NEW YORK (AP)—The freight elevator opened and Syracuse players Jonny Flynn and Paul Harris wobbled in, physically and mentally exhausted, heading for a bus to the team hotel.
Also standing there, just after 2 a.m., was Connecticut star A.J. Price, in any other place and time one of their biggest rivals. Without saying a word, the three hugged.
For nearly four hours at Madison Square Garden, their teams had waged an up-and-down, back-and-forth, six-overtime marathon in the Big East tournament. No. 18 Syracuse finally outlasted the third-ranked Huskies 127-117 in a quarterfinal that started Thursday night and ended at 1:22 a.m. Friday—the second-longest game in Division I history.
“For a second I’m just thinking, ‘Lord, let’s just get this game over, go home. Whoever wins, wins the game,”’ Flynn said. “It was just getting near that time.”
Flynn might have been the only one who wanted it to end.
“It was an unbelievable game,” Syracuse coach Jim Boeheim told The Associated Press, reflecting on it between team meetings Friday afternoon. “It was great to be a part of it.”
When the final buzzer sounded, eight players had fouled out. Seemingly just as many had gone to the bench with cramps, some of them leaning on trainers and teammates to make it there.
Hasheem Thabeet, the Huskies’ 7-foot-3 center from Tanzania and the league’s co-player of the year, wore a towel draped over his head. Flynn, who played 67 of the 70 possible minutes, smiled and hugged teammate Kris Joseph, while Syracuse guard Andy Rautins raised his arms and clapped.
Boeheim walked over and shook hands with UConn’s Jim Calhoun, both Hall of Fame coaches with almost 1,600 wins between them. It was the 12th time they’d played each other in the Big East tournament, and this was one for the ages.
“There was—there was certainly something about the game,” Calhoun said later, caught in a strange mixture of dejection and exhilaration, like a boxer who had just gone a full 12 rounds and couldn’t believe the decision went the other way.
“I’m sure in the summertime I’ll look back and say what a historic battle it was,” he added moments later. “Right now, it’s a loss. There’s no other way.”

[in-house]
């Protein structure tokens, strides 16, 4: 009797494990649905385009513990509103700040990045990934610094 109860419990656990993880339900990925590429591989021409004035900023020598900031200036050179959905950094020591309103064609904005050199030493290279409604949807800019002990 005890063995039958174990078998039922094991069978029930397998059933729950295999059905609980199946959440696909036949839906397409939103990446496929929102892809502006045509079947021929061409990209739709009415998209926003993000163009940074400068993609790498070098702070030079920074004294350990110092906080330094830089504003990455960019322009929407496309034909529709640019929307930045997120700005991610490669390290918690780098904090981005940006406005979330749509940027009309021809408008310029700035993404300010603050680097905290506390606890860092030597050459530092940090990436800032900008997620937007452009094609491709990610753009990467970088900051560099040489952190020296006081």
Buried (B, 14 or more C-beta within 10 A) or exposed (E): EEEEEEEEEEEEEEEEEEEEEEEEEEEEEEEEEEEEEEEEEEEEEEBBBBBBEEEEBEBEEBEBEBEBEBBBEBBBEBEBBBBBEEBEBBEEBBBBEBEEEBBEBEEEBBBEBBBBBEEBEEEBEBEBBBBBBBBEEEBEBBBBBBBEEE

Indeed, there must always be a winner and a loser, and the biggest winner might well have been West Virginia, the next opponent for the weary Orange in the semifinals on the same court about 20 hours later.
The Syracuse-Connecticut adventure finished one overtime short of the Division I record set in Cincinnati’s 75-73 victory over Bradley on Dec. 21, 1981.
The game almost ended in regulation time. Tied at 71 with 1.1 seconds to play, an inbounds pass was deflected to Syracuse’s Eric Devendorf, who let a shot go from about 28 feet just as the red lights around the backboard went off.
It went in, and Devendorf jumped up on the courtside press table, pounding his chest and screaming. The play was reviewed, as are all shots near the end of halves, and the officials finally ruled it came a fingertip too late, sending the game into the first of the six 5-minute overtimes.
The longest previous game in Big East tournament history was Syracuse’s 83-80 triple-overtime victory over Villanova in the 1981 title game, just the second one ever played, and in a strange coincidence, Rautins’ father, Leo, delivered the winning basket in that one.
He saw the game at home in Canada, where he’s a coach of the men’s national team and a TV analyst for the Toronto Raptors. As the game progressed, he watched intently as his son hit a 3-pointer with 11.7 seconds left to save Syracuse in the third overtime.
Fifteen minutes later, the fourth overtime ended. When the fifth extra period ended at 1:04 a.m., Rautins remembers seeing UConn freshman Kemba Walker on TV, lying on the floor in exhaustion while a teammate tried to drag him to his feet.
Syracuse never led after regulation until Rautins made a deep 3-pointer to start the sixth overtime, and the Orange finally managed to put the game away.
“I talked to him after the game. He was pretty happy, pretty tired,” Leo Rautins told the AP by phone Friday.
“I told him I’m proud of him, proud of the team. One of the things that impressed me was he was talking about getting ready for West Virginia. As a team, he said, ‘Everybody said it was great to be a part of, but we have another game tomorrow.”’
Syracuse didn’t return to the team hotel until about 2:45 a.m. The players went straight to their rooms, where managers delivered water and Gatorade.
Then came a few hours of precious sleep, followed by a team breakfast at 10 a.m., as usual—the same schedule as the previous two days. The rest of the schedule called for a team meeting, a pre-game meal and the game with the Mountaineers.
“We’ll be all right,” Boeheim said. “We’re a little tired, but we’ll bounce back and be ready.”
Flynn, Harris and Price weren’t the only ones who ran into each other after the game.
Boeheim and Calhoun shared a moment in a tunnel deep inside the Garden minutes after the game. Emotions were still raw. One coach was exhausted but overjoyed, the other just exhausted.
“Jimmy and I say the same things. He said, ‘Don’t worry about it. Next week is more important,”’ Calhoun recalled, referring to the NCAA tournament.
“Neither one of us means it.”
AP Basketball writer Jim O’Connell contributed to this story.